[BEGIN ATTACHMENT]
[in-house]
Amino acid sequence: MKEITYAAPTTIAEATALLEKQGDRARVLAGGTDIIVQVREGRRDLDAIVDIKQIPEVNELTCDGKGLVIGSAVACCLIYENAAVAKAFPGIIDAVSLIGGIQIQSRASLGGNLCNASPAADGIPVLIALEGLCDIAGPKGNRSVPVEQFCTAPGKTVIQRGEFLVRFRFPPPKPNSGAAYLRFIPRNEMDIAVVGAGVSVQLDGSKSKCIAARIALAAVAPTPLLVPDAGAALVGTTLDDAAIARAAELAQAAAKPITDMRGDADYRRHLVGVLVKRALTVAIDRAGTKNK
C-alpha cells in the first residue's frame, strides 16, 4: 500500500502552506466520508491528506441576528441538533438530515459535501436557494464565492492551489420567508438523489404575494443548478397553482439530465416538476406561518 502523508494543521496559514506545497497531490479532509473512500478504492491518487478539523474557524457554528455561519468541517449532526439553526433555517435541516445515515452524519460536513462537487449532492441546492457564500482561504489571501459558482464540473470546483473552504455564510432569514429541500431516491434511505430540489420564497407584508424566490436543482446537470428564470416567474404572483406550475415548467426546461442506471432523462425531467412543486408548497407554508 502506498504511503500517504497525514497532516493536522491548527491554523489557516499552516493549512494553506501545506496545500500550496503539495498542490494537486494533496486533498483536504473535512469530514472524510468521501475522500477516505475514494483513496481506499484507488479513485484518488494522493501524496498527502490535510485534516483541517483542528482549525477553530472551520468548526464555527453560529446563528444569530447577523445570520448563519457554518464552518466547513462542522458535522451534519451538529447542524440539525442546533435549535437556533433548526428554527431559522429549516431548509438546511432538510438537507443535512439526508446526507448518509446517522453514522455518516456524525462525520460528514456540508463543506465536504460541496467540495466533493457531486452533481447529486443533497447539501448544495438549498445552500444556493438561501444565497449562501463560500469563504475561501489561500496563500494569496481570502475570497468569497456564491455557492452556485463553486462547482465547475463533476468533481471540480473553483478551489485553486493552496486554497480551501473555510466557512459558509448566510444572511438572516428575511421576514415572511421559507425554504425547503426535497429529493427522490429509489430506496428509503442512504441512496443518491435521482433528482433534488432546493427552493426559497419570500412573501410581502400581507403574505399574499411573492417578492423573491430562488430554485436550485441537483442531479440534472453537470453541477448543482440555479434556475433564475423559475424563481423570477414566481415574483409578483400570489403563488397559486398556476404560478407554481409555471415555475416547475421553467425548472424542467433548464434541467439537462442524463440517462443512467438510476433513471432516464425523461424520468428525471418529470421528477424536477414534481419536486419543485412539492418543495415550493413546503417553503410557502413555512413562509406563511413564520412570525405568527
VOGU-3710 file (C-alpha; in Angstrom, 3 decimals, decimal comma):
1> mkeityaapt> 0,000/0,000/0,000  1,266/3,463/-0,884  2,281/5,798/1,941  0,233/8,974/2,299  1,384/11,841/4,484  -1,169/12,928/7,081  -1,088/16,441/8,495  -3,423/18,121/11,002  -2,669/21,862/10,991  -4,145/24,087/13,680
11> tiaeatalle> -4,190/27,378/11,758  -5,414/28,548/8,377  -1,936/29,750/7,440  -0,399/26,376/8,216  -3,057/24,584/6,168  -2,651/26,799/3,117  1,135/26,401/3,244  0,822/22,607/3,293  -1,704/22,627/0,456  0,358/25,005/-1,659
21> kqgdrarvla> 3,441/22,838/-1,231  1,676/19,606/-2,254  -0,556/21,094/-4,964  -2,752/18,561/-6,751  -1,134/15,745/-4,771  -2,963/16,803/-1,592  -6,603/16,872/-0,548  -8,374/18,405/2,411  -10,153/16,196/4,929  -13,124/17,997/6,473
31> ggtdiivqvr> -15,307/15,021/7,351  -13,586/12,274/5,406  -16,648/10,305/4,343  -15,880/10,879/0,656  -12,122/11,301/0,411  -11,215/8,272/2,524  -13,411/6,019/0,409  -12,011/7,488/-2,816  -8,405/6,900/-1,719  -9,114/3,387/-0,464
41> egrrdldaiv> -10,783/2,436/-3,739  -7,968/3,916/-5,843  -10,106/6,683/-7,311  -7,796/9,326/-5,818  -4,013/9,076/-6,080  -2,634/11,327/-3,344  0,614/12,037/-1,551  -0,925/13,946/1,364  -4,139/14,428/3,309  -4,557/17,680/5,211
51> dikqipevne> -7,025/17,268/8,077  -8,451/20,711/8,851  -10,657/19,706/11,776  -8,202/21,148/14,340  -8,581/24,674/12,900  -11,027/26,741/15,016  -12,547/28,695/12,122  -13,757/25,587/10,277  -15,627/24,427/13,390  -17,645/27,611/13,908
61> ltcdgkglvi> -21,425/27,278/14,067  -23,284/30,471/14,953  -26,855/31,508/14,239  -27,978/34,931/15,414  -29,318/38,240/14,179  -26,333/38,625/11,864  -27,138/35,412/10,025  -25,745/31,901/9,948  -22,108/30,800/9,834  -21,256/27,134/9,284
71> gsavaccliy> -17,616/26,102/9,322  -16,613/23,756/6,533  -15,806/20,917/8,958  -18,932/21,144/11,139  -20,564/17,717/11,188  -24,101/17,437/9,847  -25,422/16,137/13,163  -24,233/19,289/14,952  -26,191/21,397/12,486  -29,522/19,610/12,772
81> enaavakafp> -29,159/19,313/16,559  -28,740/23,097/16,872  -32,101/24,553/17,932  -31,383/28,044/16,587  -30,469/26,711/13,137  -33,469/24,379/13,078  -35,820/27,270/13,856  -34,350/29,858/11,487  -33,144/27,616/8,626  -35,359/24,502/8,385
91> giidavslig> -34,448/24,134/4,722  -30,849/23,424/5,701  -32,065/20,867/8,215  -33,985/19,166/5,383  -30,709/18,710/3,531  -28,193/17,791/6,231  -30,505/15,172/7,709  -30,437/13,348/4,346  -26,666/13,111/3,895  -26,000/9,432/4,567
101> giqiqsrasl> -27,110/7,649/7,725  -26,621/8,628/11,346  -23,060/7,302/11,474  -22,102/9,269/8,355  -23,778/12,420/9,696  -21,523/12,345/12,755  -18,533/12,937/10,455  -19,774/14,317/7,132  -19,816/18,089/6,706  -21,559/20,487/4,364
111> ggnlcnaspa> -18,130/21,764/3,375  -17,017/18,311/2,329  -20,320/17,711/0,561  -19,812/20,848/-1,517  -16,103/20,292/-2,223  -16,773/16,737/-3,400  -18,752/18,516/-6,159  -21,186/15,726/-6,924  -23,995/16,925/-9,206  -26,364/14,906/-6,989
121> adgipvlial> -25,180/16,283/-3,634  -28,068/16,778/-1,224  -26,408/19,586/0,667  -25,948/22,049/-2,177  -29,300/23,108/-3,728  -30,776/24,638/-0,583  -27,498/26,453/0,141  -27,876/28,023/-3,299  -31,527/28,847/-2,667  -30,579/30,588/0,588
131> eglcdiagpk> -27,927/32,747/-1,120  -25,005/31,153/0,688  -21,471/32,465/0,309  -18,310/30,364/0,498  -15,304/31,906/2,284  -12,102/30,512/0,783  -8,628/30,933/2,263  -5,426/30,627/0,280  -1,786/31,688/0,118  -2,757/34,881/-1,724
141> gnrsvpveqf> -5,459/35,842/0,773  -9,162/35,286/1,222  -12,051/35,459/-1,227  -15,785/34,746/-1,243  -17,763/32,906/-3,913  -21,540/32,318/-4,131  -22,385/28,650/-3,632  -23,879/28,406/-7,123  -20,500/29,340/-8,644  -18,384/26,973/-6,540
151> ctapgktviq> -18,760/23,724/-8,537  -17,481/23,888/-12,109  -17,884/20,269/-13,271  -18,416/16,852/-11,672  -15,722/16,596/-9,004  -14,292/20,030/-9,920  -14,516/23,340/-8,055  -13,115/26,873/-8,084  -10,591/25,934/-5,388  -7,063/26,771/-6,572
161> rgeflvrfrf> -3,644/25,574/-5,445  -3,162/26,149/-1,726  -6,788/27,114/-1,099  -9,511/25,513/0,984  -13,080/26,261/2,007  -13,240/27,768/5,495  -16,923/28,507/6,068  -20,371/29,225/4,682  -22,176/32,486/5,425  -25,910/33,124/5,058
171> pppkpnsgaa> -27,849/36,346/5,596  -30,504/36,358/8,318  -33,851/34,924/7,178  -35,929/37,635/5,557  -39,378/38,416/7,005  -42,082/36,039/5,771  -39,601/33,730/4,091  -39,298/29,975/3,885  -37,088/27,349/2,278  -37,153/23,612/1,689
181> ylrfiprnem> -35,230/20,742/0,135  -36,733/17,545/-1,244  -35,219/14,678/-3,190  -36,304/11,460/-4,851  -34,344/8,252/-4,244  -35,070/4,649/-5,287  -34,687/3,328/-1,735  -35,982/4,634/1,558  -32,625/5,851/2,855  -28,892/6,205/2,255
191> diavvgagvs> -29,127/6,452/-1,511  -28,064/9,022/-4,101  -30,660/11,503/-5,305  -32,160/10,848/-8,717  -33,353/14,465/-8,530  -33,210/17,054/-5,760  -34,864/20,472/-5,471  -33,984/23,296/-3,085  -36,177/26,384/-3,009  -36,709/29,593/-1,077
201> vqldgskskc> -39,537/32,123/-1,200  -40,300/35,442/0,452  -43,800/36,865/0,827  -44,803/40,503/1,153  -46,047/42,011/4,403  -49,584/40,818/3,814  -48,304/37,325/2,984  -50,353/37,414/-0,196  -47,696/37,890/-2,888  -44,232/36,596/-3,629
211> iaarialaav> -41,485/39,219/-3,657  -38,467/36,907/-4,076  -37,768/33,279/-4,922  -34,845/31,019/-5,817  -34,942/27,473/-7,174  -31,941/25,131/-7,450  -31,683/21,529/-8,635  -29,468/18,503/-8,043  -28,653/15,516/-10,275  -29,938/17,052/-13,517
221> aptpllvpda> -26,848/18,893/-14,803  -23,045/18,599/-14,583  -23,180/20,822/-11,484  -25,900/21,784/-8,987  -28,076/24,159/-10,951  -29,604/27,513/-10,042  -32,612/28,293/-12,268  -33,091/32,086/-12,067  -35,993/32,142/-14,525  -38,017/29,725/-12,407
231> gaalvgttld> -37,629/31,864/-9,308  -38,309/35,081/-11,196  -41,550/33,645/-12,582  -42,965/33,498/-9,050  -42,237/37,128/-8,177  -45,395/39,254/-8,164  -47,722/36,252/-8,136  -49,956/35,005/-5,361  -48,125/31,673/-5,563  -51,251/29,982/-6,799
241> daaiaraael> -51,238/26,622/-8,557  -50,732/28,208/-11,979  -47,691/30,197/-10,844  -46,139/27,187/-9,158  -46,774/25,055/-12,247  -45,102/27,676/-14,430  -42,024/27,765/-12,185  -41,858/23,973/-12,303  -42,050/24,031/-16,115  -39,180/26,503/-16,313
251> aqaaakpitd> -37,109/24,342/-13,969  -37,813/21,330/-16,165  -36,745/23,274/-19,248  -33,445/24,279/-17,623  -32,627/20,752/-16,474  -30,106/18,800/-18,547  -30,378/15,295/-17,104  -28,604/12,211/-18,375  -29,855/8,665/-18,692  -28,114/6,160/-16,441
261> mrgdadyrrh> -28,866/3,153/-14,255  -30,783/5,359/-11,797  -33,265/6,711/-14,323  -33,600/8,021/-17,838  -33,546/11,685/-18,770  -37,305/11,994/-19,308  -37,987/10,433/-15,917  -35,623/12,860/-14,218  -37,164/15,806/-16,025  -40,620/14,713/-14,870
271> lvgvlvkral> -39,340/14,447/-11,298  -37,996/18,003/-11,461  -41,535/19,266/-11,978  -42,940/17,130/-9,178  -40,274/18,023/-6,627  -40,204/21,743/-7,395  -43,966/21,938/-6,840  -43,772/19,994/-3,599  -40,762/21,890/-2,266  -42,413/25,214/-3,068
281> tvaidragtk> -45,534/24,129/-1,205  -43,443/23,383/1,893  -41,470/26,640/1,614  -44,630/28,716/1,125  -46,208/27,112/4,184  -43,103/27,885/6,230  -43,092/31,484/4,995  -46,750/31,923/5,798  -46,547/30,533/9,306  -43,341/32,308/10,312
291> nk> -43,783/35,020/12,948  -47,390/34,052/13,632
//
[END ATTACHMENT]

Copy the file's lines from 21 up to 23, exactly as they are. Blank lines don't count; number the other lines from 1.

161> rgeflvrfrf> -3,644/25,574/-5,445  -3,162/26,149/-1,726  -6,788/27,114/-1,099  -9,511/25,513/0,984  -13,080/26,261/2,007  -13,240/27,768/5,495  -16,923/28,507/6,068  -20,371/29,225/4,682  -22,176/32,486/5,425  -25,910/33,124/5,058
171> pppkpnsgaa> -27,849/36,346/5,596  -30,504/36,358/8,318  -33,851/34,924/7,178  -35,929/37,635/5,557  -39,378/38,416/7,005  -42,082/36,039/5,771  -39,601/33,730/4,091  -39,298/29,975/3,885  -37,088/27,349/2,278  -37,153/23,612/1,689
181> ylrfiprnem> -35,230/20,742/0,135  -36,733/17,545/-1,244  -35,219/14,678/-3,190  -36,304/11,460/-4,851  -34,344/8,252/-4,244  -35,070/4,649/-5,287  -34,687/3,328/-1,735  -35,982/4,634/1,558  -32,625/5,851/2,855  -28,892/6,205/2,255